Three students in the Drexel College of Engineering are developing a solar-powered charging accessory. Spor is a “self-regenerating battery charger for USB devices” and has been called “the ultimate clean energy device,” according to the three seniors’ Kickstarter account.
Spor can receive energy from both solar and indoor light and can also be charged using an outlet. It charges phones “practically as fast as a wall outlet,” and takes the charger one and a half hours to fully charge an iPhone.
Most chargers on the market are either too little to be effective or too large and expensive to be practical. Spor is a compromise between these extremes. It is composed of three key components: a battery, a solar panel and a circuit. The battery is a 5,200 milliampere-hour lithium ion battery. The solar cell is monocrystalline with a matte epoxy coating.
The chargers are being developed by senior entrepreneurship major Jason Browne, senior entrepreneurship, marketing and finance major David Hunt and senior graphic design major Troy Hudson
Additionally, by linking several Spor chargers into “daisy chains,” or by using its two output ports, more than one device can be charged at a time. It is also possible to charge both Spor and another device at the same time. Like most charging devices on the market, it produces one ampere, which is a measurement of electric current.
“I came up with the idea for Spor by connecting two dots,” Browne, the creator and the CEO of Spor, wrote in an email. “First, my understanding of the solar technology market and realizing that solar cells were actually really cheap and second through my experimenting with electronics and need for a power supply for all my mobile devices.”
Spor has a lifetime of about two months, or at least 500 charge cycles, without needing to be recharged, though it is unlikely to die because it passively charges when exposed to light. Spor takes two to three hours to charge from an outlet and 50 if it is charged entirely from sunlight.
Consumers can make their own shell designs on shapeways.com, a website that specializes in 3-D printed jewelry, and the charger can be printed in almost any color, shape or material, according to the Kickstarter account.
“The process for designing and building hardware is a complicated one,” Browne wrote. “It took many iterations of prototypes to land on something that works well and is cost-efficient.” Browne wrote.
Hunt, who is a co-founder and the head of marketing, emphasized there have been at least 15 little changes made to the device through the creation process. Hudson is the head of design and chief creative officer.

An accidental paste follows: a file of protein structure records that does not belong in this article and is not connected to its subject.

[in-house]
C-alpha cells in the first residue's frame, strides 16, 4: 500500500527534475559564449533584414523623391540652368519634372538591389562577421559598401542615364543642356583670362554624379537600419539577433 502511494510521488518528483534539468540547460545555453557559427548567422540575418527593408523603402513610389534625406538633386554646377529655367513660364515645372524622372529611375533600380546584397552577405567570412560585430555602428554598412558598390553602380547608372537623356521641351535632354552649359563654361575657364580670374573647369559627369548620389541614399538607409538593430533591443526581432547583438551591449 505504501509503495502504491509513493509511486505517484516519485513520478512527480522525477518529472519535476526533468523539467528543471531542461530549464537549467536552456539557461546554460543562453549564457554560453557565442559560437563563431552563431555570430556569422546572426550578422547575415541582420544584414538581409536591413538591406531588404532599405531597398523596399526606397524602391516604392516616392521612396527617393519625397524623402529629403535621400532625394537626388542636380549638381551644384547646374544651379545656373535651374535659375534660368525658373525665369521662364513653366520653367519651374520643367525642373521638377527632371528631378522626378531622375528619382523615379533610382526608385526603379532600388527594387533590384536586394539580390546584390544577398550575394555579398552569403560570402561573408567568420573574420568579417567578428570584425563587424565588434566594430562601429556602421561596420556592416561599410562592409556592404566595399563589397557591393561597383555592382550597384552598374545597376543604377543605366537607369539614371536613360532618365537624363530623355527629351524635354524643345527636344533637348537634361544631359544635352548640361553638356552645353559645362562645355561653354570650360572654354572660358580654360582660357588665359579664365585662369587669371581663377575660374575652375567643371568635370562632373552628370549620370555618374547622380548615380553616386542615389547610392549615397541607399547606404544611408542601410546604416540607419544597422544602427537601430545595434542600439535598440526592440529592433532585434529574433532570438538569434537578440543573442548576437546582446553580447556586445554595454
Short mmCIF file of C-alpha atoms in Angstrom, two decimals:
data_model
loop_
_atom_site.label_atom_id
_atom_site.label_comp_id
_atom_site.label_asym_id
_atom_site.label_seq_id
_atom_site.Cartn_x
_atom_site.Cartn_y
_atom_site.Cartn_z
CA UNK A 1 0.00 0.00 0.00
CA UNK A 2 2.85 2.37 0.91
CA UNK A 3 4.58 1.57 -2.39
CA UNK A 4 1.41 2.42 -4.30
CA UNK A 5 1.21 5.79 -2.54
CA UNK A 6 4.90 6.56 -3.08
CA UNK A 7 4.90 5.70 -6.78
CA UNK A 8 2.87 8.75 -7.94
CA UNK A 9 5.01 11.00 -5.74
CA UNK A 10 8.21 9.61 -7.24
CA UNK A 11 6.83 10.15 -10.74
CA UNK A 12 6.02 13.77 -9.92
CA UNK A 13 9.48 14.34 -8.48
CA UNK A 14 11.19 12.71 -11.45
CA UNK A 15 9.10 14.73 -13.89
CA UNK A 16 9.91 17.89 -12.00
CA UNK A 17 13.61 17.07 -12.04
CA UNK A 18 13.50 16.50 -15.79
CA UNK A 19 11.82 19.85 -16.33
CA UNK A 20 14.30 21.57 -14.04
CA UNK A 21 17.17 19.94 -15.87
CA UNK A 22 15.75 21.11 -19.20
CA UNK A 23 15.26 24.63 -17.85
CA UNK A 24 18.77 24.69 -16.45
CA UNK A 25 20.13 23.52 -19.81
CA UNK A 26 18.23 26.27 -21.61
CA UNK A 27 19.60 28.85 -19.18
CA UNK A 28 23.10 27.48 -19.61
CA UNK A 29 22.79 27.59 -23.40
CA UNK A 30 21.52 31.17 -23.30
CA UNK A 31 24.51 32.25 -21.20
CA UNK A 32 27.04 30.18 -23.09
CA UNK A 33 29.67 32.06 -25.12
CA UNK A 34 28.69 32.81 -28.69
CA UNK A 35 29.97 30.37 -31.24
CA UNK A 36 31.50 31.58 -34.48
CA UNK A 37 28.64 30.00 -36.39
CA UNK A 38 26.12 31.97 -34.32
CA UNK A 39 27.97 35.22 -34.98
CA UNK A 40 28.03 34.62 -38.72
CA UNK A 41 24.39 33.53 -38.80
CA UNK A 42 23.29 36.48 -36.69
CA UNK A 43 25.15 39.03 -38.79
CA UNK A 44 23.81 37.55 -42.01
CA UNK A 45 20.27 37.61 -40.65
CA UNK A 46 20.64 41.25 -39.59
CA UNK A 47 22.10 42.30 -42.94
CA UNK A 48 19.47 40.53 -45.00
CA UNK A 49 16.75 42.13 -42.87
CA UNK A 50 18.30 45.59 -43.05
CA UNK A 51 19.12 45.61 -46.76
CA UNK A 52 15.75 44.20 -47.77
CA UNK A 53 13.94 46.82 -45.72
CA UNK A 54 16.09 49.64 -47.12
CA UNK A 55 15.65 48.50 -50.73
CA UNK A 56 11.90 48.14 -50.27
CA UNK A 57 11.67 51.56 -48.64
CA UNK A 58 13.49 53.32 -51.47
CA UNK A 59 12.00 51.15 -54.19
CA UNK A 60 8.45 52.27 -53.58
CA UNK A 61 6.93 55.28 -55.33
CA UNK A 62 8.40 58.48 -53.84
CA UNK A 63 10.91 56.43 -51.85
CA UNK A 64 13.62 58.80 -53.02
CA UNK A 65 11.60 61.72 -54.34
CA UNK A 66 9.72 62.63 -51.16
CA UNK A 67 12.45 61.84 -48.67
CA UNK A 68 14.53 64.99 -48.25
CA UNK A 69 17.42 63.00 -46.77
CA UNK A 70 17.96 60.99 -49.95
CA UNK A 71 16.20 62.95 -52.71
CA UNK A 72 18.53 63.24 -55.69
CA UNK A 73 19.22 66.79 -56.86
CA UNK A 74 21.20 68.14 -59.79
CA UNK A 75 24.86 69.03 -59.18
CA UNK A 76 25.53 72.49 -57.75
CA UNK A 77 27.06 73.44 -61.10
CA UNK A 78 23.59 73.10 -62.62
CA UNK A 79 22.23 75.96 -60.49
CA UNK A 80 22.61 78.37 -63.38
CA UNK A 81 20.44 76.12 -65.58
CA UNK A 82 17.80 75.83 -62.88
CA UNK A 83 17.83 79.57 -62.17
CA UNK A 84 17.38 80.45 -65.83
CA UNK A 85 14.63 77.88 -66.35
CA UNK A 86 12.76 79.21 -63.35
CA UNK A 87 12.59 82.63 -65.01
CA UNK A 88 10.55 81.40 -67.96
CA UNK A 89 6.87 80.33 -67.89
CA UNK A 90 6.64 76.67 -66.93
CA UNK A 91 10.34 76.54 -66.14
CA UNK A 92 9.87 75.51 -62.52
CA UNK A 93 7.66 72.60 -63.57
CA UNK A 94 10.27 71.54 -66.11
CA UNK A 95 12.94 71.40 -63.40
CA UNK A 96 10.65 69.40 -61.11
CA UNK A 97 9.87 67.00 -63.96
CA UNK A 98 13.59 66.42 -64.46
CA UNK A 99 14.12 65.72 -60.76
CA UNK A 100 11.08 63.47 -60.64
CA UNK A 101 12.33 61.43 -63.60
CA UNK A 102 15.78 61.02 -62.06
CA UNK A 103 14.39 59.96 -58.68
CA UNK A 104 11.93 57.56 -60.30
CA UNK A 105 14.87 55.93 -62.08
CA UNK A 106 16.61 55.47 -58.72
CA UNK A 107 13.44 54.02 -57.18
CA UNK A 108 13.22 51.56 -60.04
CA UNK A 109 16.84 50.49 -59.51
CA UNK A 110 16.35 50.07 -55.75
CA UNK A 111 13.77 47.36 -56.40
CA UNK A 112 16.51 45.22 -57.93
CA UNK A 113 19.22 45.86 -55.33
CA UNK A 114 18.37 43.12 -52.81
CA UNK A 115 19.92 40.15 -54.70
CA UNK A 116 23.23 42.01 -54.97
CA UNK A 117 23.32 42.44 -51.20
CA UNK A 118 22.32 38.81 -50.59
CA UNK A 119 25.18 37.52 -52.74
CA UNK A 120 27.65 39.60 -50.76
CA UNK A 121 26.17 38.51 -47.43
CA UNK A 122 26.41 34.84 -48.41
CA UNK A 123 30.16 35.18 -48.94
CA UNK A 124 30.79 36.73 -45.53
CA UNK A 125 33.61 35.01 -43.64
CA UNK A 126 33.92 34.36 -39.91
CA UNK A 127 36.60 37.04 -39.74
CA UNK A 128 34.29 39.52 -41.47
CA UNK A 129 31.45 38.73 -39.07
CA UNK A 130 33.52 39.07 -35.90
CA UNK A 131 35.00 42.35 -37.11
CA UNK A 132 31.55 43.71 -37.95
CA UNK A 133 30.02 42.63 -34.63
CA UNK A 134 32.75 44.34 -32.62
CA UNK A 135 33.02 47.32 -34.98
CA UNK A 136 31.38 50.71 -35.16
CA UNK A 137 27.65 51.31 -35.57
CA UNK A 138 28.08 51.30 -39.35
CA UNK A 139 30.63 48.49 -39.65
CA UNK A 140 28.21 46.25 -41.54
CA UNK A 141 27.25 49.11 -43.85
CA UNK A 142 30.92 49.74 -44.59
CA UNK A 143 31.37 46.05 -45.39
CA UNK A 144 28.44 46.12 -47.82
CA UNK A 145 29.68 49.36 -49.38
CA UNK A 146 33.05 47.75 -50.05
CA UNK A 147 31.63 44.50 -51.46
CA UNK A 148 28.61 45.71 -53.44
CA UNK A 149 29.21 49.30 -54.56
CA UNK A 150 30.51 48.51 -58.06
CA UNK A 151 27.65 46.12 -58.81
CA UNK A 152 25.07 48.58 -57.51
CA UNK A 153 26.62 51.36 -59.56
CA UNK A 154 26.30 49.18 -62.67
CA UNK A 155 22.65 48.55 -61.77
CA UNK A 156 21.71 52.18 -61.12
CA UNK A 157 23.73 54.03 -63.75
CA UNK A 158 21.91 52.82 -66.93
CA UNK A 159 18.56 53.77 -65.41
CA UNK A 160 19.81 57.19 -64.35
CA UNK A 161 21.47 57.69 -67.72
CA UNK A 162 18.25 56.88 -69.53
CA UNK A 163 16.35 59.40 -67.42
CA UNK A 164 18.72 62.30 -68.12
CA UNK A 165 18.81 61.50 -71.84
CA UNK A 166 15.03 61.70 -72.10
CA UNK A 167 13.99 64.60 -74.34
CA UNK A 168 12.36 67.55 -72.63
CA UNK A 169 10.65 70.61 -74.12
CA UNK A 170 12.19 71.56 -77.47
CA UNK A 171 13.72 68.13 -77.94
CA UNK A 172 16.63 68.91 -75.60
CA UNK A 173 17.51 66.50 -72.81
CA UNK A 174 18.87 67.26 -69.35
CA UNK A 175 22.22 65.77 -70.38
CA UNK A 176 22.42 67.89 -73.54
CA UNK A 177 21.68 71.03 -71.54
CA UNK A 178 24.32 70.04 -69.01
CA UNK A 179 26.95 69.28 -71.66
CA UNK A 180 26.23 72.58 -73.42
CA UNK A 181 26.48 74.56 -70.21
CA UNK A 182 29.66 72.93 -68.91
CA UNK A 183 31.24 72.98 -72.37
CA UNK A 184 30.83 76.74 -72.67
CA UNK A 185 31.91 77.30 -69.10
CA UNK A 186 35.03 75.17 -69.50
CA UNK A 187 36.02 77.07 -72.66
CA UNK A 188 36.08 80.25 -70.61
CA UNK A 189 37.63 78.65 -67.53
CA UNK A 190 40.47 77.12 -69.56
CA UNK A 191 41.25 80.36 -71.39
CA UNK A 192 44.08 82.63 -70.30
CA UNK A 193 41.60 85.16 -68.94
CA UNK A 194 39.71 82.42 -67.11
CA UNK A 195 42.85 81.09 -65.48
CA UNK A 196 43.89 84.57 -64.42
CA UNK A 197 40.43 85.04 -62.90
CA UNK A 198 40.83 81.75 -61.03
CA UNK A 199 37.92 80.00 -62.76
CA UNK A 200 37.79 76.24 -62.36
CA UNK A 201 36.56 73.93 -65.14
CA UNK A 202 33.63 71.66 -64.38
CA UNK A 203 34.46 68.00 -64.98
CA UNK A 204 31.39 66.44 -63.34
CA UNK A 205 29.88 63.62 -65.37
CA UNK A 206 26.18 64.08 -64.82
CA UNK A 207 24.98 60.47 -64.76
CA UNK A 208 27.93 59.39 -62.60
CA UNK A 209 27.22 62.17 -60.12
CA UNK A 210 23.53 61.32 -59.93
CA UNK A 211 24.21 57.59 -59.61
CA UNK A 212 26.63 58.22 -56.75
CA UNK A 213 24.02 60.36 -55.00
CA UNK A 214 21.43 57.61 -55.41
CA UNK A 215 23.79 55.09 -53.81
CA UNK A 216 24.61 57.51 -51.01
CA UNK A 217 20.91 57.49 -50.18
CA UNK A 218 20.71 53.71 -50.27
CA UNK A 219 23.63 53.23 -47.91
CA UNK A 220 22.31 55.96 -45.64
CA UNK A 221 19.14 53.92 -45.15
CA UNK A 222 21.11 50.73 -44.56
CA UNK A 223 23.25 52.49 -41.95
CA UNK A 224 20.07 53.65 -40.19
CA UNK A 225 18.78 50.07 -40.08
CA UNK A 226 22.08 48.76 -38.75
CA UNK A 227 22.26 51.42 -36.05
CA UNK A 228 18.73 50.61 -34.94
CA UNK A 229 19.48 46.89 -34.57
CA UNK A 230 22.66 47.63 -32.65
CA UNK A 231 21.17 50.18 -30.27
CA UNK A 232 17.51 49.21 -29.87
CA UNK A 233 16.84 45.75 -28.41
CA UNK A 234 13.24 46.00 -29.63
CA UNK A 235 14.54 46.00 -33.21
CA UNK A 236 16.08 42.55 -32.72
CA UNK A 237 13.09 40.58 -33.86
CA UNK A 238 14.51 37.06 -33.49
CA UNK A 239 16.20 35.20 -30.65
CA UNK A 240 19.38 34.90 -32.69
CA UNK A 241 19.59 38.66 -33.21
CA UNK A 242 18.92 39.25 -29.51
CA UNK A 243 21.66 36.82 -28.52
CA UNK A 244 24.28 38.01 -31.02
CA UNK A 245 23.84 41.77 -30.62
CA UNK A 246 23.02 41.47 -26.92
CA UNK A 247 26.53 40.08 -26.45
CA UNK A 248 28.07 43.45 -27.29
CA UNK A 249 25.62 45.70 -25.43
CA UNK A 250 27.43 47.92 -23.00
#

According to Hunt, the team had to adjust their design when the solar panels they ordered from China were too weak and when the batteries were not the right size. “It really just took a lot of testing,” he said.
The Spor team hopes for the device to become integrated in the market in developing countries. “Here (in developed countries such as the U.S.) we have options for our electricity consumption. Walls and outlets are everywhere. This makes a product like Spor more of a convenience purchase for those who don’t want to be stuck to a wall while charging their device,” Browne wrote.
He continued, “However, in many countries, people have limited to no access to AC grid outlets and therefore have no way to charge their mobile devices. This is combined with the exploding growth rates for mobile device use in said developing countries, whose populace uses these devices more often, including banking and international communication.”
The device won the local “Lean Startup Machine” competition in February 2013. It also won first place and $10,000 at the Laurence A. Baiada Institute for Entrepreneurship Incubator Competition that October. As per the competition’s terms, the team won free rent in the institute’s space in the LeBow College of Business for the first year and reduced rental fees the second year.
At the moment, Spor has reached about $40,000 of their desired $100,000 goal on Kickstarter. Hunt explained some of the group’s further plans if they raise additional money. If $300,000 is raised, they will make five-watt solar panels available with the Spor charger. If they make more than $900,000, then they would invest in Bluetooth capabilities and a mobile app that measures usage of clean energy.